How To Make a Candle Dripless

Candles are great mood enhancers for any room in the house, but ones that drip wax on floor or furniture can create significant cleanup problems.

The first step to making a candle dripless is to remember that all candles operate under the same principle: The heat from the burning wick, which is always made from a very porous material, usually cotton, melts the candle wax. The candle wax thus melted is absorbed by capillary action up through the wick, where it is burned by the flame. A balance must be struck between the diameter of the wick and the diameter of the candle. If the wick is too large for the diameter of the candle, the candle will burn too quickly and with a smoky flame. Too small and the accumulated liquid wax can extinguish the flame, or cause dripping.

An age old method of making any candle dripless is to soak it for an entire day in salted water. The proportions call for about a teaspoon of salt per cup of water, with enough water to cover the candle completely.

Even with a properly balanced candle from the manufacturer, it is important to follow a few basic rules to make certain that even a dripless candle burns driplessly.  To burn efficiently, it is important that the candle remain as upright as possible. The candle should stand perfectly straight and be perfectly still while it is lit. Deviations from this position will result in uneven burning and will increase the likelihood of dripping. The room should also be free from drafts, as even the slightest breeze can upset the balance between wax and flame and potentially create dripping.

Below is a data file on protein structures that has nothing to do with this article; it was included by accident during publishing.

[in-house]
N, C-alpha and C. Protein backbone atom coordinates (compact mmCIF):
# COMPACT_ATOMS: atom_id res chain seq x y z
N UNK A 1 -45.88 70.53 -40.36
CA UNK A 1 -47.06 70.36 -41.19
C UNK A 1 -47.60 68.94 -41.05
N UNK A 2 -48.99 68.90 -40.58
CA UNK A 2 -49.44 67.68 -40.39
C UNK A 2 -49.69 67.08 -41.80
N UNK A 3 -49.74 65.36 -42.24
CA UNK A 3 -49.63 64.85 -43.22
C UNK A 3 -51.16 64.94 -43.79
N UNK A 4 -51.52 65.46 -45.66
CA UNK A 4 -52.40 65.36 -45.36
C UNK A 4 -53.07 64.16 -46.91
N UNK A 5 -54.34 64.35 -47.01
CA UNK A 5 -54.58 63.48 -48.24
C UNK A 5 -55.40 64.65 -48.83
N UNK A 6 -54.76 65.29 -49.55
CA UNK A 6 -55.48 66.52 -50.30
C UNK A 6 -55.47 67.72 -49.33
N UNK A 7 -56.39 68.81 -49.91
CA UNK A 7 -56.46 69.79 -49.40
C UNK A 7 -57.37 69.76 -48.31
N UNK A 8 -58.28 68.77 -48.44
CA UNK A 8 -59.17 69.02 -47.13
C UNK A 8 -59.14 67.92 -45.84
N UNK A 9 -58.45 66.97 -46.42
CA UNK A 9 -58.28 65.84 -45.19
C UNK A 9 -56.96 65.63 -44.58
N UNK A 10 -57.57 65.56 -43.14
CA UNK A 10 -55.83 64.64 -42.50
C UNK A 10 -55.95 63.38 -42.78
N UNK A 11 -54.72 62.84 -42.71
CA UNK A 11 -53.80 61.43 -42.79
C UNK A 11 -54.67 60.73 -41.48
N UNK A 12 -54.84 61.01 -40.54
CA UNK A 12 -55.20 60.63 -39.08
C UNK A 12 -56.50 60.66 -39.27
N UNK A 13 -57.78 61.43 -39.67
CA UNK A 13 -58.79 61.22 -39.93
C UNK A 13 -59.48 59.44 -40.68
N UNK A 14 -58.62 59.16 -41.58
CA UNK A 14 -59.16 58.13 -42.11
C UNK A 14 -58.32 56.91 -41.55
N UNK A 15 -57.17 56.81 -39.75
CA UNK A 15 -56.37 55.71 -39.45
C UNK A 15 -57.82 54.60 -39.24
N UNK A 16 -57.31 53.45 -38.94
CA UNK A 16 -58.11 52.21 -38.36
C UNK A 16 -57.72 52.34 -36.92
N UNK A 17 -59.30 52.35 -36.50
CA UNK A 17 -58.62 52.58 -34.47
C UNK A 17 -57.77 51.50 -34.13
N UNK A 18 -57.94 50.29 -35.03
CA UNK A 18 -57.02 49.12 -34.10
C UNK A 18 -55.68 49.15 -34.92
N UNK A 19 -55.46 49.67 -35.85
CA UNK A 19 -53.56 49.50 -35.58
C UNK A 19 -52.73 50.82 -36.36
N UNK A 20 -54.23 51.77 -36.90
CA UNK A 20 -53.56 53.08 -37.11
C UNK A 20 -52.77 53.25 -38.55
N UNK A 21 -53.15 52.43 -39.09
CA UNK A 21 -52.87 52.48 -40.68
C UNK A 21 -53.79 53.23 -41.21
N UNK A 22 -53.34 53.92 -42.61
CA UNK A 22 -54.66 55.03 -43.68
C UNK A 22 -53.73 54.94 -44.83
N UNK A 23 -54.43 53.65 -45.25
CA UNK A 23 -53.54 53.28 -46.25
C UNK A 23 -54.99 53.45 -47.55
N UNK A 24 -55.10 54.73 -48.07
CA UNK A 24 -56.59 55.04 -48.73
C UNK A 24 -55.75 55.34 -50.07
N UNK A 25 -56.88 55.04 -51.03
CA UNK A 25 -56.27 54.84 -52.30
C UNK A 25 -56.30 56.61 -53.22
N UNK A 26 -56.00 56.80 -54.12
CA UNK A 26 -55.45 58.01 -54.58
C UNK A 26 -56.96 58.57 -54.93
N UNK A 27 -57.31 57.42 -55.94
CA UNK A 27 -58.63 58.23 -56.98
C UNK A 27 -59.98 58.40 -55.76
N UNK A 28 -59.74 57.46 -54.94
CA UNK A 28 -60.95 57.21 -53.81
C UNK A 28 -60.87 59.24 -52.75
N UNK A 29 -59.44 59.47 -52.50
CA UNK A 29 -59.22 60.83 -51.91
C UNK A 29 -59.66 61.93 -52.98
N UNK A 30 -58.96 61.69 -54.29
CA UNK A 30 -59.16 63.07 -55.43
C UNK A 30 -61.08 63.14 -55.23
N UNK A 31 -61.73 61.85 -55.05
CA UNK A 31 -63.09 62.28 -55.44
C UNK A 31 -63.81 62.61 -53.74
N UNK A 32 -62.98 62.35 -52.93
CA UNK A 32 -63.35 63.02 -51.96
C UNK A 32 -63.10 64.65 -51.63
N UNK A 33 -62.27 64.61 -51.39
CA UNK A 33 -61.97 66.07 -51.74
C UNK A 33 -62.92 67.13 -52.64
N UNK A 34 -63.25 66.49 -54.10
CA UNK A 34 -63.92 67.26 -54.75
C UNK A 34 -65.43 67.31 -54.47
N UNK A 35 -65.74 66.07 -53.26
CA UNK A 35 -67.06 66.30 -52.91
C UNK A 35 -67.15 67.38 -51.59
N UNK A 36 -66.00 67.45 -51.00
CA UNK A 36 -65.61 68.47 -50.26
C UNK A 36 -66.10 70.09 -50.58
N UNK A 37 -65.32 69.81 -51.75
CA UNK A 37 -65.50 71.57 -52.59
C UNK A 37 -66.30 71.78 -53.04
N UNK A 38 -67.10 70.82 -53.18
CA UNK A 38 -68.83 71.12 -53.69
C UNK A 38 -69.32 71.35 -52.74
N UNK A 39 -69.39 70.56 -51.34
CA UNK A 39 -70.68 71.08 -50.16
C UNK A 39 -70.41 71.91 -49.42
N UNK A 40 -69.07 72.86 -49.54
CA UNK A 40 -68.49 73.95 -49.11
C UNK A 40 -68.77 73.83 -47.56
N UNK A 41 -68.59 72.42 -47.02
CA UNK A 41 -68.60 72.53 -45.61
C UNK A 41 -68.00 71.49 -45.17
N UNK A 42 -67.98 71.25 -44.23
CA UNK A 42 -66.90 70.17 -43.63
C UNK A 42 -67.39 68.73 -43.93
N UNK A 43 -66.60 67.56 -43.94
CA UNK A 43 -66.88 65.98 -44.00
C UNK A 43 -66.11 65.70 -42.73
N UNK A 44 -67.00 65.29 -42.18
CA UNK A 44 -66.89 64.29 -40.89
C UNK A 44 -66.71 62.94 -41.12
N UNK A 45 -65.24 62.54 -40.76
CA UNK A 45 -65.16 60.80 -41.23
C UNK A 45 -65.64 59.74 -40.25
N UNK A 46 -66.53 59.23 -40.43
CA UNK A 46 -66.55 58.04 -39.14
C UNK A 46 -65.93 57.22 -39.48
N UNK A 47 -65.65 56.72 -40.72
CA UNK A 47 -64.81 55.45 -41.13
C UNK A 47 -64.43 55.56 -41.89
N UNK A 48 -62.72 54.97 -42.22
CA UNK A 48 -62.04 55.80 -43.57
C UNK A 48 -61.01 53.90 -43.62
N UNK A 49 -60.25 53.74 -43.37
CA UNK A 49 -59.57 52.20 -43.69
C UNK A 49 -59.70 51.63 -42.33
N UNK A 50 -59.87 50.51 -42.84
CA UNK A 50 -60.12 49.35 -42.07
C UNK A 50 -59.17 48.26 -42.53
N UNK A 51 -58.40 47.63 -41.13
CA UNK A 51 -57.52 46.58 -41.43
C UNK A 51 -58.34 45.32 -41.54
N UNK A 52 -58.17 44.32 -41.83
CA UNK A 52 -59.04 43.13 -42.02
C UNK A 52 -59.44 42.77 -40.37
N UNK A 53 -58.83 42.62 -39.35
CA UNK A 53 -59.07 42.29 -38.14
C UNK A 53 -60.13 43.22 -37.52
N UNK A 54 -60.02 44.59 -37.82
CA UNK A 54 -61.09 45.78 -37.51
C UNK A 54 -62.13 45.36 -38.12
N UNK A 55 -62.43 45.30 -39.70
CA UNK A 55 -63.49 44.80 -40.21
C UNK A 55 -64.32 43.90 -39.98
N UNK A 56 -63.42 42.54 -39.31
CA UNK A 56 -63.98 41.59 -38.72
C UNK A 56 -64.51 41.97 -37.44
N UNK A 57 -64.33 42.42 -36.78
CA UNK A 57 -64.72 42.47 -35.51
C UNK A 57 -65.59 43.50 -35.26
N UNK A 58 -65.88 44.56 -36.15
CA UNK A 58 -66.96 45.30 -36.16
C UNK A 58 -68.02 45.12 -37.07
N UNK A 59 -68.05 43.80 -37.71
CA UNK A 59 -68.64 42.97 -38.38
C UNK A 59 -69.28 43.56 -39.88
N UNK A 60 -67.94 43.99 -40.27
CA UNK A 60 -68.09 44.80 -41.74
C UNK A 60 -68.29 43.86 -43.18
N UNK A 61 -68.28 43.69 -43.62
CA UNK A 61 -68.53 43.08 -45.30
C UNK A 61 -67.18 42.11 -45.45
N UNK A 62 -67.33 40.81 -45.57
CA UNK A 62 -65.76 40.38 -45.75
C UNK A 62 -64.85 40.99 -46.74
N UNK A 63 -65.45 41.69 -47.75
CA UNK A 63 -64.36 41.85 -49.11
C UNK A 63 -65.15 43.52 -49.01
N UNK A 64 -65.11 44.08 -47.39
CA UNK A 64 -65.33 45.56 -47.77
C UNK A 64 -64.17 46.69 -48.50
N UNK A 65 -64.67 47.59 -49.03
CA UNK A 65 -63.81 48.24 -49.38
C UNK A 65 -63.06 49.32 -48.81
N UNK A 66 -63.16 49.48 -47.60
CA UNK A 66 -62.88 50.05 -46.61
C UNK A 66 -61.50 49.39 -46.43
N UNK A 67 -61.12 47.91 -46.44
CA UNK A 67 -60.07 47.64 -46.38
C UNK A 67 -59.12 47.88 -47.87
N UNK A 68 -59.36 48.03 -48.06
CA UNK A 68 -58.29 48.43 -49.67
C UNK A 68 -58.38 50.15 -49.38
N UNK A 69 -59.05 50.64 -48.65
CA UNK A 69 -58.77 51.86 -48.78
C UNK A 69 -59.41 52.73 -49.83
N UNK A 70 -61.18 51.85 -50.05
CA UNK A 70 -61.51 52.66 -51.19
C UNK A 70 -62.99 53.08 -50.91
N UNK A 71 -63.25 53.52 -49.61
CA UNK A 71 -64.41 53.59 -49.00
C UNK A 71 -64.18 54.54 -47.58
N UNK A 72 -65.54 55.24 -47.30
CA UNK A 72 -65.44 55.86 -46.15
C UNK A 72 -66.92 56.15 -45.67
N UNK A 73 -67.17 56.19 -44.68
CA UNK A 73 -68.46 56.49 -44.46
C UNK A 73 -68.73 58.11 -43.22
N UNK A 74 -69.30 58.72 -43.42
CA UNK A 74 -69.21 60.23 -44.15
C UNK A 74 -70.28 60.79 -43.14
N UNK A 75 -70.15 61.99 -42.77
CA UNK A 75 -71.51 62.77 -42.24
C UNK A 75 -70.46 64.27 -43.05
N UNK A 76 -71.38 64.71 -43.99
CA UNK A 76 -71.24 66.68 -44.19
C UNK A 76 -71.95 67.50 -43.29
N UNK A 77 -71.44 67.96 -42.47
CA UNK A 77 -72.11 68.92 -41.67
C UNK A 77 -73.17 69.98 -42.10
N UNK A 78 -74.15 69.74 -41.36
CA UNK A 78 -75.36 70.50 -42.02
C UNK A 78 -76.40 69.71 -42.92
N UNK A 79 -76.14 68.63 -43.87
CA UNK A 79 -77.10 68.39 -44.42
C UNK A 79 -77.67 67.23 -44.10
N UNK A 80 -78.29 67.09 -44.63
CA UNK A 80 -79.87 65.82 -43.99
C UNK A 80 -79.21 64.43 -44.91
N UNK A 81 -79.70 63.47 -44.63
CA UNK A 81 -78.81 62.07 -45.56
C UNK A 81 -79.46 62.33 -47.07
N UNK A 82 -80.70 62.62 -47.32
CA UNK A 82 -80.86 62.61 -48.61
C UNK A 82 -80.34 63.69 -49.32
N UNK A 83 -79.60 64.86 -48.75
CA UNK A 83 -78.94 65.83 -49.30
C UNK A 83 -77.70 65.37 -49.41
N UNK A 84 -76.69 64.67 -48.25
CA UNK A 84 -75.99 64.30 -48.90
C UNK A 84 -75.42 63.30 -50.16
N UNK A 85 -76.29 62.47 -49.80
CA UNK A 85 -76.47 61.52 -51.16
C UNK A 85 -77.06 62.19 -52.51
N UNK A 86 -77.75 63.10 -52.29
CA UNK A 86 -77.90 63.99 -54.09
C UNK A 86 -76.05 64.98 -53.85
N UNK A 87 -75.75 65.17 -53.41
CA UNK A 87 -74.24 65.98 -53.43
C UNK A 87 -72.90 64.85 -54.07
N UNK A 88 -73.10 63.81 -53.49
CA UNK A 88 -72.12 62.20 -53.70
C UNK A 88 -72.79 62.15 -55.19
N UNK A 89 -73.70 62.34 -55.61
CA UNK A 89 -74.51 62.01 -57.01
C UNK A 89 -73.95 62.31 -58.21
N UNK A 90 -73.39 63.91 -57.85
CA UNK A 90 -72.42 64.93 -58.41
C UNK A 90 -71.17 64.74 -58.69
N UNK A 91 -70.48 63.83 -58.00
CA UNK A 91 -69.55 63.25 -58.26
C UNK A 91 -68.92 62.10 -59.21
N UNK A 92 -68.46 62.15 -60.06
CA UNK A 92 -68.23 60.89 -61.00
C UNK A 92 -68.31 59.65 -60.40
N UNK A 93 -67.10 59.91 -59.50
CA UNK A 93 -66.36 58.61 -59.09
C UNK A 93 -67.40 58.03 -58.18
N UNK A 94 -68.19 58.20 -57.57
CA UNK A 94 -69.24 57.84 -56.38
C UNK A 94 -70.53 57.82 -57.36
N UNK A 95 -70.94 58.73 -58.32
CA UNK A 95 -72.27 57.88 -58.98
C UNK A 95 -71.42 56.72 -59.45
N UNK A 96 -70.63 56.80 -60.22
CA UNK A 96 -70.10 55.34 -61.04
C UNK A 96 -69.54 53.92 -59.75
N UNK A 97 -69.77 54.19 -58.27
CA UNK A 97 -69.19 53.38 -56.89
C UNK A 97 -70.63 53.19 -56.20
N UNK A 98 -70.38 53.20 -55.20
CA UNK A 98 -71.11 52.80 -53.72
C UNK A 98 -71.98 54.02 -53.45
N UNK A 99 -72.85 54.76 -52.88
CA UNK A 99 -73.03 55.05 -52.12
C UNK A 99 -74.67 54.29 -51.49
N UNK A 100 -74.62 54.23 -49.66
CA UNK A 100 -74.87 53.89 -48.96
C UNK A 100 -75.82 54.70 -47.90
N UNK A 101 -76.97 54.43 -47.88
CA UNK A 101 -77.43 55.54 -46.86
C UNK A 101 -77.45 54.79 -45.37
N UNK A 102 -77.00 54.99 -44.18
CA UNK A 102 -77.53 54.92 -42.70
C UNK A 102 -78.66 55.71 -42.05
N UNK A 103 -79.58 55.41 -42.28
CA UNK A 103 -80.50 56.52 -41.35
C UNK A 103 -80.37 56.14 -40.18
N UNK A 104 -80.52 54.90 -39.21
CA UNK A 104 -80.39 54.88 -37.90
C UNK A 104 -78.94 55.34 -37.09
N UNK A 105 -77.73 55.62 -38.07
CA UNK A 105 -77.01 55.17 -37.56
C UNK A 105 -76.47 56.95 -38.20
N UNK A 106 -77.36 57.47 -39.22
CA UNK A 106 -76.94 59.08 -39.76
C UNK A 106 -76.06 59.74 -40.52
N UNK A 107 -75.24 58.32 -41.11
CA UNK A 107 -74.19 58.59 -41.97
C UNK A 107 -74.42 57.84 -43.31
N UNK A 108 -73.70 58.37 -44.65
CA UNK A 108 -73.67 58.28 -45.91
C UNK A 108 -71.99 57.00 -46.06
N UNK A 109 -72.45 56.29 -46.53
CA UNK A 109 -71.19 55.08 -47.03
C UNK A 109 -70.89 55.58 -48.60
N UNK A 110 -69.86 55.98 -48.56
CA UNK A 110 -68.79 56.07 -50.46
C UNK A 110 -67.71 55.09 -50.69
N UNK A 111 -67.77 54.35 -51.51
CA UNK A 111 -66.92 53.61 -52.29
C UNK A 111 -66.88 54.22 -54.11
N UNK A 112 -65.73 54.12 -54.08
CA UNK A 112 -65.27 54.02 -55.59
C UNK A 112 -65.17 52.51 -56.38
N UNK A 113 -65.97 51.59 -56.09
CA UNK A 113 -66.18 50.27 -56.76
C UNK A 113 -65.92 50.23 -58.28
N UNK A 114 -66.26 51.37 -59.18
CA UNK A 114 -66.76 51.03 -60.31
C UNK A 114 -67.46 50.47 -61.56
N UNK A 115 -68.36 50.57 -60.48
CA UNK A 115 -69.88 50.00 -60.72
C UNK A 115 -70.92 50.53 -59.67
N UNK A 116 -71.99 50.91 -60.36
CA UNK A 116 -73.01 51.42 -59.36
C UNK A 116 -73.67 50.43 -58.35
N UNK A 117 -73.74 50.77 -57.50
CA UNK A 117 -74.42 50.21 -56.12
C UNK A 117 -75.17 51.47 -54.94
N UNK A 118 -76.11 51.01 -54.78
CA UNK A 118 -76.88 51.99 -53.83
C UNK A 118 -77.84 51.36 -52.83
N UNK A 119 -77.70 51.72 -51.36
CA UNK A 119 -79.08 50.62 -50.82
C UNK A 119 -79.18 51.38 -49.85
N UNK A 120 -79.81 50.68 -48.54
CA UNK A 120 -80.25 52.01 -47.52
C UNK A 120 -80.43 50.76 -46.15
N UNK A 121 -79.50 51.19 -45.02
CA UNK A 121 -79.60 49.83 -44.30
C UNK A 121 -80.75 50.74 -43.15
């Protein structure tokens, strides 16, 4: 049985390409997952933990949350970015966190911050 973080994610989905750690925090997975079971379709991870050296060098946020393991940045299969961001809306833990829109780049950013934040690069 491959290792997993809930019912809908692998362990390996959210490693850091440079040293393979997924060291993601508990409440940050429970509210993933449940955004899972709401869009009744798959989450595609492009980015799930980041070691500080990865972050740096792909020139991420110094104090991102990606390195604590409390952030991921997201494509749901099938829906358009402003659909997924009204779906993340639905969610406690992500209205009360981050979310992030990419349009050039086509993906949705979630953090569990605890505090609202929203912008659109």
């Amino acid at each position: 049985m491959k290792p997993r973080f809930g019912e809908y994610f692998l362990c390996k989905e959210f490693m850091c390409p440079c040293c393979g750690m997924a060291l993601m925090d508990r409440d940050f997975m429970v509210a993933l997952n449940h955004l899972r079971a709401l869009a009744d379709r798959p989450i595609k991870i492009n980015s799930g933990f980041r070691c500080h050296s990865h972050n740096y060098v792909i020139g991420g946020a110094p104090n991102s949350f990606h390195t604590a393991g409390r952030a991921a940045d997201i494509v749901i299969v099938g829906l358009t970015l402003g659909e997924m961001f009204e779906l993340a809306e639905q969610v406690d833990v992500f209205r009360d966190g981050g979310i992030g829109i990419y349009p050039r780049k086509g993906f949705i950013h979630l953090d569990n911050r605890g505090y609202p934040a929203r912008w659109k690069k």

Candle makers themselves use various techniques to make their candles dripless. A tall, slender dripless candle is made by using a thicker, and thus more absorbent, wick. These wicks are absorbent enough to draw up the melting wax and burn it before it accumulates a sufficient volume to drip. These candles have a flame which is always visible at the top of the taper.

Thicker, pillar-style dripless candles are made by combining at least two different formulations of wax: a soft low-melting-point wax in the core, surrounded by a harder higher-melting point-wax on the outside. The effect is that the candle burns driplessly down the center of the taper, while the outer part of the candle remains intact. These candles have flames which are not not easily visible since they are inside of the taper.